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While recently spending three weeks in Japan, Anthony Wayne High School teacher Randy Musgrove learned a simple truth.
"People are people. The things students worry about in Japan they worry about here. The things their parents worry about [there], they worry about here," said Mr. Musgrove, who visited the Asian country on a trip sponsored by the Fulbright Memorial Fund.
A teacher of Advanced Placement U.S. history, Mr. Musgrove said he was eager to learn more about Japan's role in World War II, especially because his late grandfather, Paul Musgrove, was at Pearl Harbor on Dec. 7, 1941, when it was bombed by Japan.
"Having that family history, and being a history teacher, I wanted to find out what they thought, but it is not a subject that is taught or talked about much," Mr. Musgrove said.
He did say he was moved by the words of a survivor of the atomic bomb blast at Hiroshima who recounted his experiences that day.
"He said he was a schoolboy at the time. He forgot something that morning as he was going to school, turned around, and went home to get it," Mr. Musgrove said. "He was in his basement looking for it when the bomb went off. That saved him. His family survived and left the city that day."
A woman whose father survived the blast told him that these nuclear survivors became victims of discrimination in Japanese society. "People thought there must have been something wrong with them," he said.
Mr. Musgrove was part of a group of 158 teachers from across the country selected to participate in the memorial fund's Teacher Program, which aims to increase educators' understanding of Japan. There were almost 2,000 applicants for the program.
"I felt very humble to be selected to represent Anthony Wayne," he said.
He learned he had been accepted in April, via a congratulatory letter from Japan, he said.
In his application, Mr. Musgrove emphasized three goals:
•Begin a cultural exchange that would have Anthony Wayne students and Japanese students sending letters to each other.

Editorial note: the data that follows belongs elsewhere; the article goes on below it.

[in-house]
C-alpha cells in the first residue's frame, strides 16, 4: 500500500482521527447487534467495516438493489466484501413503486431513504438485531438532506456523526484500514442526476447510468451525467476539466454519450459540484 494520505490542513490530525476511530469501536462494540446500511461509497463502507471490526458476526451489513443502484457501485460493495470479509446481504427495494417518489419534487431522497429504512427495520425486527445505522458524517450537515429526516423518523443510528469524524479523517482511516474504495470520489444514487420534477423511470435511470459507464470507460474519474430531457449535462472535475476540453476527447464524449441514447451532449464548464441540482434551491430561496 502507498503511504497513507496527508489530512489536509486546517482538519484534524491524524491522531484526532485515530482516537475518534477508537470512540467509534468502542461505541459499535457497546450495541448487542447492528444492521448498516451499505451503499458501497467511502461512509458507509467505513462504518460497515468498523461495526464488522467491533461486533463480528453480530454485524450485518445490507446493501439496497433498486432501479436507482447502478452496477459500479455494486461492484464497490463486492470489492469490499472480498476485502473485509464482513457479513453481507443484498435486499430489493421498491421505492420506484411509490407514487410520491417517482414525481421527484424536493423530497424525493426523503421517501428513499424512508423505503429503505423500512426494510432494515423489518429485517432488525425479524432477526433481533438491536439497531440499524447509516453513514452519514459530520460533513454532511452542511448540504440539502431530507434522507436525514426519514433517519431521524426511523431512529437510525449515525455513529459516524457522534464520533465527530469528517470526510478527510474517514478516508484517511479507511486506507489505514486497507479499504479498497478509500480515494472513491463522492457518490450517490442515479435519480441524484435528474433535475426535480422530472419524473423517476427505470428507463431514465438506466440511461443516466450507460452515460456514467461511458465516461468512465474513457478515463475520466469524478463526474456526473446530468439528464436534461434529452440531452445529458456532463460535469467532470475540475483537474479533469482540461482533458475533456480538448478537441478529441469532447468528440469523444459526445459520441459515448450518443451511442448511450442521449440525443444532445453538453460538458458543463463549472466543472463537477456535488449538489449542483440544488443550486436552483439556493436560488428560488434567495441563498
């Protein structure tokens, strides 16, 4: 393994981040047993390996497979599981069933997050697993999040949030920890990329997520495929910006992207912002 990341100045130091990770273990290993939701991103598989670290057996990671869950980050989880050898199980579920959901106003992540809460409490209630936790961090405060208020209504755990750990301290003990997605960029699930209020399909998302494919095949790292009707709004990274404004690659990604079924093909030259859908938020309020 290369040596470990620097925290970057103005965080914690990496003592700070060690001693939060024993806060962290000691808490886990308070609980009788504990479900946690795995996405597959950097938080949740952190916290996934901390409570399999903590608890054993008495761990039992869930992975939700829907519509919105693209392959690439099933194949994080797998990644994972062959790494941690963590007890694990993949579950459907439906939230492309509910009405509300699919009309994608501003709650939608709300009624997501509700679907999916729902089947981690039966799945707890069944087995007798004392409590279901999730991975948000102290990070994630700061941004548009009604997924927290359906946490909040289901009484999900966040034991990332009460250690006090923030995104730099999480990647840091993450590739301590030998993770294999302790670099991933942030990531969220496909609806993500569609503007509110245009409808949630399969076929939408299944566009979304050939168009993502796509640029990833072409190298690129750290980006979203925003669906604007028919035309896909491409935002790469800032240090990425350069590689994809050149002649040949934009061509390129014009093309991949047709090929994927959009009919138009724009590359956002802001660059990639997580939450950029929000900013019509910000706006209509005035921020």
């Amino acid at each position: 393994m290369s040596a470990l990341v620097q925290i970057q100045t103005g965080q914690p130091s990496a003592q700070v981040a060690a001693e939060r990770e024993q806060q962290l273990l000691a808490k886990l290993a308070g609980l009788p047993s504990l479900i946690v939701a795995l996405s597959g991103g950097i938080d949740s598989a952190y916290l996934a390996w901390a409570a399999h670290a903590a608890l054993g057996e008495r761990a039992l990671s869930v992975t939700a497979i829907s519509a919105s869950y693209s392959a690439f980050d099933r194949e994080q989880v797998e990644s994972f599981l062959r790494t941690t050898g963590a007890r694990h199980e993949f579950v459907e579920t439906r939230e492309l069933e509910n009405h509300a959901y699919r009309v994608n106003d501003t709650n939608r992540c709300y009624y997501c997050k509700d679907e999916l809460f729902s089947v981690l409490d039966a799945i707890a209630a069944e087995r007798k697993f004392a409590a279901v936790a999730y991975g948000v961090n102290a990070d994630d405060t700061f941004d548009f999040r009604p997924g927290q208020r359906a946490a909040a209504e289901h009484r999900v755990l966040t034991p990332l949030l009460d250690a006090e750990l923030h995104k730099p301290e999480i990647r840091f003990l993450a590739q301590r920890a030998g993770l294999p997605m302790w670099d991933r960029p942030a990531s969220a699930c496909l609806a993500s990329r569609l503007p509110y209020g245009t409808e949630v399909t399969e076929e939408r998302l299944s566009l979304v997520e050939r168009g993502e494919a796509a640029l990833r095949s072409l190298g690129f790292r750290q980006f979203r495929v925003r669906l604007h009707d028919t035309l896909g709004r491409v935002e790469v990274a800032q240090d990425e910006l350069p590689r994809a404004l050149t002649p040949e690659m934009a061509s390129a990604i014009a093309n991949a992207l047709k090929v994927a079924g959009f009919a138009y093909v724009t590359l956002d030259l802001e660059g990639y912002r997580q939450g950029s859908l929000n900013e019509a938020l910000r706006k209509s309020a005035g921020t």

•Make this exchange so well established that it becomes a "unique relationship" between Anthony Wayne and the participating Japanese schools.
•Hold a "Peace Education Symposium" that would feature specialists at the university level teaching Anthony Wayne students about the conditions that lead to war and their early warning signs.
He said he is working on achieving these goals, adding he hopes to find a specialist from the University of Toledo who would be willing to lecture on peace education.
Mr. Musgrove said his trip was eye-opening.
Arriving in Tokyo Oct. 14, he and other group members were broken up and sent to various parts of Japan.
He went by domestic flight to Kumamoto and then to Uki City, where he visited schools.
He was surprised to learn that outside of Tokyo, Japan is not as high tech as perhaps the rest of the world believes. He said that only 50 to 60 percent of the students in the middle school he visited had computers at home, compared to virtually 100 percent at Anthony Wayne.
Also, he encountered more places than expected where broadband Internet access was not available.
It was Jim Fritz, the Anthony Wayne district's director of curriculum, who brought the Fulbright trip to Mr. Musgrove's attention and encouraged him to apply for it.
He said he thought the opportunity would be a good fit for the history teacher.
"I think the social studies department at the high school has shown its willingness to go beyond the day-to-day learning opportunities to help their kids," Mr. Fritz said.
"We've had other teachers go to Europe, and I thought this would be a great opportunity for Randy. I thought this would let me bring real-life experience to his classroom."